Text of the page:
IT security watchers reported today that '419' scammers have been sending emails that claim to offer details of a cure for AIDS.
The spam, which comes from a Yahoo email address, claims that the '19 year-old correspondent' has found a herbal root that has successfully helped AIDS sufferers to recover.
It also claims that hospitals have confirmed that patients are no longer HIV positive, and goes on to ask for help in bringing the cure to English-speaking markets.
However, security firm Sophos has warned that the emails are a ruse to steal personal details, and that the fraudsters behind the scam could use such information to steal money from bank accounts and commit identity fraud.
"People who receive this email may believe that they are helping the world to fight AIDS, as well as potentially making themselves some money from the proceeds of any distribution of a successful cure," said Carole Theriault, senior security consultant at Sophos.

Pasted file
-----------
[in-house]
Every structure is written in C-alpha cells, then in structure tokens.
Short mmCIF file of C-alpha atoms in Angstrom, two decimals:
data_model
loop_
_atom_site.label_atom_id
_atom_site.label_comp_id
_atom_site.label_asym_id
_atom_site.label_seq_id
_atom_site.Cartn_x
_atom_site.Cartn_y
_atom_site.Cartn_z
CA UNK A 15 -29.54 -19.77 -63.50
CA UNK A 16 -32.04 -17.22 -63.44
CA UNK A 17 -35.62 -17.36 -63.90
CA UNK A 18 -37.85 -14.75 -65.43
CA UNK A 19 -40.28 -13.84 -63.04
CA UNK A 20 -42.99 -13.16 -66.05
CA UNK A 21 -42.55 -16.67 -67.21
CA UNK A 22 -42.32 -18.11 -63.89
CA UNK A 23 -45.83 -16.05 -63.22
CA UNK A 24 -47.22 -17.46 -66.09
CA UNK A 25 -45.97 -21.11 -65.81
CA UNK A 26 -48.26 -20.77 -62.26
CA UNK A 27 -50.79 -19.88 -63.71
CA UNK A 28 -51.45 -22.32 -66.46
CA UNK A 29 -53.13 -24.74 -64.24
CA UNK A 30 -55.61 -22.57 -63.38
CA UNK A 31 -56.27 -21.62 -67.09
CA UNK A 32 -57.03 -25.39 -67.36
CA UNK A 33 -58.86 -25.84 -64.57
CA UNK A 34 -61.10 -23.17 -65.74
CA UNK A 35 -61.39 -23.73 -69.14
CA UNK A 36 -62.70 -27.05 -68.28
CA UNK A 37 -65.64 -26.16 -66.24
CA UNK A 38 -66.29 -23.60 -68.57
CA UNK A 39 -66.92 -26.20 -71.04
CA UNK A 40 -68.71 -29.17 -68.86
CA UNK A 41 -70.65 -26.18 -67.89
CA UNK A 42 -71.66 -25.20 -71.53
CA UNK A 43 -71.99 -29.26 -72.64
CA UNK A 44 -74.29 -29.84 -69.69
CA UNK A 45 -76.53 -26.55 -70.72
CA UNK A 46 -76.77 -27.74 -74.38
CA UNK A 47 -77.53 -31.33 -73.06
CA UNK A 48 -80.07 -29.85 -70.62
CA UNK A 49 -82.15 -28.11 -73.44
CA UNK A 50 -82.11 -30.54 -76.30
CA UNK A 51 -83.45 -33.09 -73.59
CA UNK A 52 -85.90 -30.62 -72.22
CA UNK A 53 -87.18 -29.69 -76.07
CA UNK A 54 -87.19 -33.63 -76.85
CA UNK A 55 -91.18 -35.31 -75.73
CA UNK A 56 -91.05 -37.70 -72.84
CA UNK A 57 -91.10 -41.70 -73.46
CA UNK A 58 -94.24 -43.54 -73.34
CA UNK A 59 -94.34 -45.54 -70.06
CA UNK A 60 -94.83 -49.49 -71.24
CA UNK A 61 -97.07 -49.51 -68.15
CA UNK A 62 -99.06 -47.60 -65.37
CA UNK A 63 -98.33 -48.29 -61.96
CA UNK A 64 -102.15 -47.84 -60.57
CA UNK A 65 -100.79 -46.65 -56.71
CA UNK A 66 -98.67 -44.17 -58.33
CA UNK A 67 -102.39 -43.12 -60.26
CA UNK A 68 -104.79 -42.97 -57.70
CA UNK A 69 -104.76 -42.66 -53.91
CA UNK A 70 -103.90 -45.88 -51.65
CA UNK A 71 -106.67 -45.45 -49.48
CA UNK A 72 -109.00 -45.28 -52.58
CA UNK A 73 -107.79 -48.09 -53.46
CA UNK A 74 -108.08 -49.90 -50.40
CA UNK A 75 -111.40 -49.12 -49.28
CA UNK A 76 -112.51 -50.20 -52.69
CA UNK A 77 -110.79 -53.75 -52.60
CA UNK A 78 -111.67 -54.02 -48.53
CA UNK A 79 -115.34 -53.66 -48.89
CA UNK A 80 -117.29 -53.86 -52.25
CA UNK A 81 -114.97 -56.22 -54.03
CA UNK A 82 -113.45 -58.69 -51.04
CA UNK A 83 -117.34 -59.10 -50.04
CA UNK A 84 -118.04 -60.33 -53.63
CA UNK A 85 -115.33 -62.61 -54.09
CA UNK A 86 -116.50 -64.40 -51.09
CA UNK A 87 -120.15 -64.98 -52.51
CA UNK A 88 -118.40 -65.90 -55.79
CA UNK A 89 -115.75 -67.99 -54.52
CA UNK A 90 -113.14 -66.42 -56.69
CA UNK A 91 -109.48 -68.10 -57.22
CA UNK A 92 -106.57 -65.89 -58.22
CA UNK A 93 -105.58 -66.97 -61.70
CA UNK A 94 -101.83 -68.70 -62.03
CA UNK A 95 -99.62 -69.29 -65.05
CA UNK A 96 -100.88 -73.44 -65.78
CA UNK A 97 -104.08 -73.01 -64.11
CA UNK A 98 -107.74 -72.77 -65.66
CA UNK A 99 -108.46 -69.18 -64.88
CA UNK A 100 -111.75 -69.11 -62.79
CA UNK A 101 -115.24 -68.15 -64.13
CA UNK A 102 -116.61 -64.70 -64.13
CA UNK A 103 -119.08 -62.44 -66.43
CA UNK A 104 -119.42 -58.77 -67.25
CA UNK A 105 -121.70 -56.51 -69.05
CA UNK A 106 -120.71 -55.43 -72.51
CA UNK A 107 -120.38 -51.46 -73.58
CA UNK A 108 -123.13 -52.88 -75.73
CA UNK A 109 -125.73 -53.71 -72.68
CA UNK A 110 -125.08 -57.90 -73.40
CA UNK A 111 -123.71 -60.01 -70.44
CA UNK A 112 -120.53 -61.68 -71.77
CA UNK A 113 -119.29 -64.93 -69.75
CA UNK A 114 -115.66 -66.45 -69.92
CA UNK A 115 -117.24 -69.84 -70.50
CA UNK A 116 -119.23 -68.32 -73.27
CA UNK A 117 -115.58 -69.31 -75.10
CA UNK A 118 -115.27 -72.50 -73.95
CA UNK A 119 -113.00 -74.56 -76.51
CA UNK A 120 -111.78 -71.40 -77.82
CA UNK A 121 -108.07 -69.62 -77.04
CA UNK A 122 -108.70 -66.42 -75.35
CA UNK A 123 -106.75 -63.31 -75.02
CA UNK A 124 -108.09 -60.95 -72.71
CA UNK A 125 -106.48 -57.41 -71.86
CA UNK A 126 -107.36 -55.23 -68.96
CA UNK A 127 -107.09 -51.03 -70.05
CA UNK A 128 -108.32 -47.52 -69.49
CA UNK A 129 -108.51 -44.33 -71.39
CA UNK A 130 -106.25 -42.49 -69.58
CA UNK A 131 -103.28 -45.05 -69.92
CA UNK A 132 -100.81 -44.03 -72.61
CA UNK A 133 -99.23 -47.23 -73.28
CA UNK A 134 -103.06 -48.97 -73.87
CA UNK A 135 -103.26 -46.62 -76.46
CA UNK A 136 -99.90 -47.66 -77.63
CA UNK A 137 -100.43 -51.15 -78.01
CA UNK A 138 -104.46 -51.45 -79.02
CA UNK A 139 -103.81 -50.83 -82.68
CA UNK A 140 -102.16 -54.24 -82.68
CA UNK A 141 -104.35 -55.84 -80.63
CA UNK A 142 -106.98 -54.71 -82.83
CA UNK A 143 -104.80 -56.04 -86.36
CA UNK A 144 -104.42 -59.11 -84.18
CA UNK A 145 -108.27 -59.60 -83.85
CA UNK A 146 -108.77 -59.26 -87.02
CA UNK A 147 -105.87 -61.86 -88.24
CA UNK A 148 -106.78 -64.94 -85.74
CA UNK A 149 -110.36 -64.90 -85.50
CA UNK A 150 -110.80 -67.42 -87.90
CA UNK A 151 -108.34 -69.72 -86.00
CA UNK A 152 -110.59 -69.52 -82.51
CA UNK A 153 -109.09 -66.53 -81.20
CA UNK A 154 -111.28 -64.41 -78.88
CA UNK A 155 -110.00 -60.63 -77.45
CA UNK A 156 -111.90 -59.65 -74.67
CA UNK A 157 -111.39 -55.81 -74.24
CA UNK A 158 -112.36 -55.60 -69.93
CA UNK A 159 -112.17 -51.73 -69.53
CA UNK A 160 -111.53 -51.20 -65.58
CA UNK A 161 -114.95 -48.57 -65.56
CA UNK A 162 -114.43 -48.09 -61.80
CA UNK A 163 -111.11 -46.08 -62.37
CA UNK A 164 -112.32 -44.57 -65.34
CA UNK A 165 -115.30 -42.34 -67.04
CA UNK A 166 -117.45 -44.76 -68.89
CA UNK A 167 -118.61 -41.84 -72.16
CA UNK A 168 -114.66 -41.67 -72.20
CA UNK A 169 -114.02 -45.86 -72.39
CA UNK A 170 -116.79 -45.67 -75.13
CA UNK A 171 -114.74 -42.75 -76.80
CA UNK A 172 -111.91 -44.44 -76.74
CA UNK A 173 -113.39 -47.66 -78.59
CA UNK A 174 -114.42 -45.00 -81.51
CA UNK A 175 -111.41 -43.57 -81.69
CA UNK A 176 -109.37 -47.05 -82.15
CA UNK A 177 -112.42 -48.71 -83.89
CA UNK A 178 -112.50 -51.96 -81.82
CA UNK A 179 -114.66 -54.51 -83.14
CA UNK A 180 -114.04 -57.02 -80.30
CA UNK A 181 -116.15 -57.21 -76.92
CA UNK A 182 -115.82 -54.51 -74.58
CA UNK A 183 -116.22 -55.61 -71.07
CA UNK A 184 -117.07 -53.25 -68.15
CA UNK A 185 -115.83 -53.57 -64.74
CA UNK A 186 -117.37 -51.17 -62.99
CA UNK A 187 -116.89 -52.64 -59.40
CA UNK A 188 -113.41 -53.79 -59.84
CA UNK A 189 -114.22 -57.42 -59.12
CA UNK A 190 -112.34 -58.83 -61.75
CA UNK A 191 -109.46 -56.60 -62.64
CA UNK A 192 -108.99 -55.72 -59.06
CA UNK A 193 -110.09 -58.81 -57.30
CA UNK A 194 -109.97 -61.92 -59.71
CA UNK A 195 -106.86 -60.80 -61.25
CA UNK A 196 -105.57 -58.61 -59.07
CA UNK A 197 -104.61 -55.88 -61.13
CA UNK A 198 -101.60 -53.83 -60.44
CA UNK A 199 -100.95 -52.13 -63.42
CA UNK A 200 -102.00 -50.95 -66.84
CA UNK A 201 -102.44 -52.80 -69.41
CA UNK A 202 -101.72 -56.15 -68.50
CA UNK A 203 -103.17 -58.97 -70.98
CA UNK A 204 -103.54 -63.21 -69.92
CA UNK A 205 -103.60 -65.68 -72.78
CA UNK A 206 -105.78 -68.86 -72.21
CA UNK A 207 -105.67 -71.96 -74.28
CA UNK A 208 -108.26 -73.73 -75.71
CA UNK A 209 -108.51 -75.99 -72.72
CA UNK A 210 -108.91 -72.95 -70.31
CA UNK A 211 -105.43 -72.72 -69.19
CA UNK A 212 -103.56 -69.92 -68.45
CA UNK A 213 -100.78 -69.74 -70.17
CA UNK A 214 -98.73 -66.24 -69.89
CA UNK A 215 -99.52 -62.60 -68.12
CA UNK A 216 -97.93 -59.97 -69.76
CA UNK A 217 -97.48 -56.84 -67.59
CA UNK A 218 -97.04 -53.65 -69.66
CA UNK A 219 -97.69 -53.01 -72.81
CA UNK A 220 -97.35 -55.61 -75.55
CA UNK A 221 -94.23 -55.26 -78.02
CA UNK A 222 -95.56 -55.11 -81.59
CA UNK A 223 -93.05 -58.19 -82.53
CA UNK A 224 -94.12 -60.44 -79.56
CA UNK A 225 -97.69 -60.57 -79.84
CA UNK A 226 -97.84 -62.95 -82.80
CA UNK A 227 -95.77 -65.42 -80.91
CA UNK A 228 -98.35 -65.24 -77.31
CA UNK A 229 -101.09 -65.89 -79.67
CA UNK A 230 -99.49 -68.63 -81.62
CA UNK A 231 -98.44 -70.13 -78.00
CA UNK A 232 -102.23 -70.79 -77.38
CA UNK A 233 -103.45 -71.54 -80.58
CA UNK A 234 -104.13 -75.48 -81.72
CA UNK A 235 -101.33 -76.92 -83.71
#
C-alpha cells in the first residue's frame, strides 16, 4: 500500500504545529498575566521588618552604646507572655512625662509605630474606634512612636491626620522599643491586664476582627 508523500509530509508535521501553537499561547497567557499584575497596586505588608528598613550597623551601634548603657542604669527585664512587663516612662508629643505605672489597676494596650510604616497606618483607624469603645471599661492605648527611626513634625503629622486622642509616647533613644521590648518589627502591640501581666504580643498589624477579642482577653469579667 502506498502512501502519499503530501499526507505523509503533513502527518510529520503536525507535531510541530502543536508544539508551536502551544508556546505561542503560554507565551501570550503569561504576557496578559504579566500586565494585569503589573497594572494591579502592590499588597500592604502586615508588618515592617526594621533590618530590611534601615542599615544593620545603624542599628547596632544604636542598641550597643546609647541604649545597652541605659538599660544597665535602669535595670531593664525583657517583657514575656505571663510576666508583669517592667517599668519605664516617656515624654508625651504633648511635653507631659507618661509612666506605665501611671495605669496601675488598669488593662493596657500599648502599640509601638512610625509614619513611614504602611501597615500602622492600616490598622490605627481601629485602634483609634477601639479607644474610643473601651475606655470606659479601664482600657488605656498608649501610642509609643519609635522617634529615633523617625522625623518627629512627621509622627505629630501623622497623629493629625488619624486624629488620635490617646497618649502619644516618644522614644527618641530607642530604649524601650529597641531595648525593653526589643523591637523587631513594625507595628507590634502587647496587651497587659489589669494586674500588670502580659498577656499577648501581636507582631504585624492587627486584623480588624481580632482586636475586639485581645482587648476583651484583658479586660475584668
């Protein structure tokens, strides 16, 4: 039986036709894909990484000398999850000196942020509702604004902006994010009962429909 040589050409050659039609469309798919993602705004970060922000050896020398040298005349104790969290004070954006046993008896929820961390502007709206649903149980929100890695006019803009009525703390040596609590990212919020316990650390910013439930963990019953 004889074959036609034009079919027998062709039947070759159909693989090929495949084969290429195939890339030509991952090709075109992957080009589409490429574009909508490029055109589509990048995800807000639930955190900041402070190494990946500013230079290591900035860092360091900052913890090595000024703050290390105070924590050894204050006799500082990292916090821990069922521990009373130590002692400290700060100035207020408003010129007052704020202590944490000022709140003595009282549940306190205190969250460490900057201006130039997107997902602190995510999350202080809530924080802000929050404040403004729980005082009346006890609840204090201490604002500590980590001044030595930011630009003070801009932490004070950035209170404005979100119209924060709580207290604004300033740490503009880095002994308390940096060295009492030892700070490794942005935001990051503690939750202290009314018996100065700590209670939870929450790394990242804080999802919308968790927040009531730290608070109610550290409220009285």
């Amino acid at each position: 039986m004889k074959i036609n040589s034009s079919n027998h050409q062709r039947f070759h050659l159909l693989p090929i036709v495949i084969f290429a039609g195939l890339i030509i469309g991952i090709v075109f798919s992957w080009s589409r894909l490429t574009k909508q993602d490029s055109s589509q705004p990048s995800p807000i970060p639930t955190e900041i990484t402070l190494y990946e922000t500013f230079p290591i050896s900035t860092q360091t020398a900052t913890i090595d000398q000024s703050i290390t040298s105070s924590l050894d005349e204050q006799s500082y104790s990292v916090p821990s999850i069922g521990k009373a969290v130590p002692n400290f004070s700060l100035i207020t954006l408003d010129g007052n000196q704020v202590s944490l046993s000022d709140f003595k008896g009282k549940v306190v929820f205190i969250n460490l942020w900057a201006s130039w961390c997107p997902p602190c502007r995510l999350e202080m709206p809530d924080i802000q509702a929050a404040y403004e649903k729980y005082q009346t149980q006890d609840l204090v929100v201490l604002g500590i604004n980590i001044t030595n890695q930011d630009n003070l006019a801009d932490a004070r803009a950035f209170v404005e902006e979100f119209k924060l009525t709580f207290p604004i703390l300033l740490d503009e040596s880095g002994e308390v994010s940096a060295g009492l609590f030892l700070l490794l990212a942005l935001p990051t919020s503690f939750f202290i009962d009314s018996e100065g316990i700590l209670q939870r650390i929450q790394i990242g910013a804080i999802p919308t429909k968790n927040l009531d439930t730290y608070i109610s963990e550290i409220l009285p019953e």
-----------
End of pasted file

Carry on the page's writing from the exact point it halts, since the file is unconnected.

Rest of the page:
"However, the scammers are just using another method to try to dupe computer users into divulging sensitive information.
"It's particularly sick of the spammers to exploit human illness in their search for innocent computer users to fleece."
This email con-trick is the latest of many 419 scams named after the relevant section of the penal code in Nigeria where many of the scams originated.
Once a victim has been drawn in, requests are made by the fraudster for private information which may lead to requests for money, stolen identities and financial theft.
Other examples of 419 email scams include a message claiming to come from a persecuted widow of the late Nigerian head of state, an associate of the massacred Nepalese royal family, and even an African astronaut stranded on the Mir space station.
Scam emails promise cure for AIDS
By Robert Jaques on Jul 21, 2006 10:13AM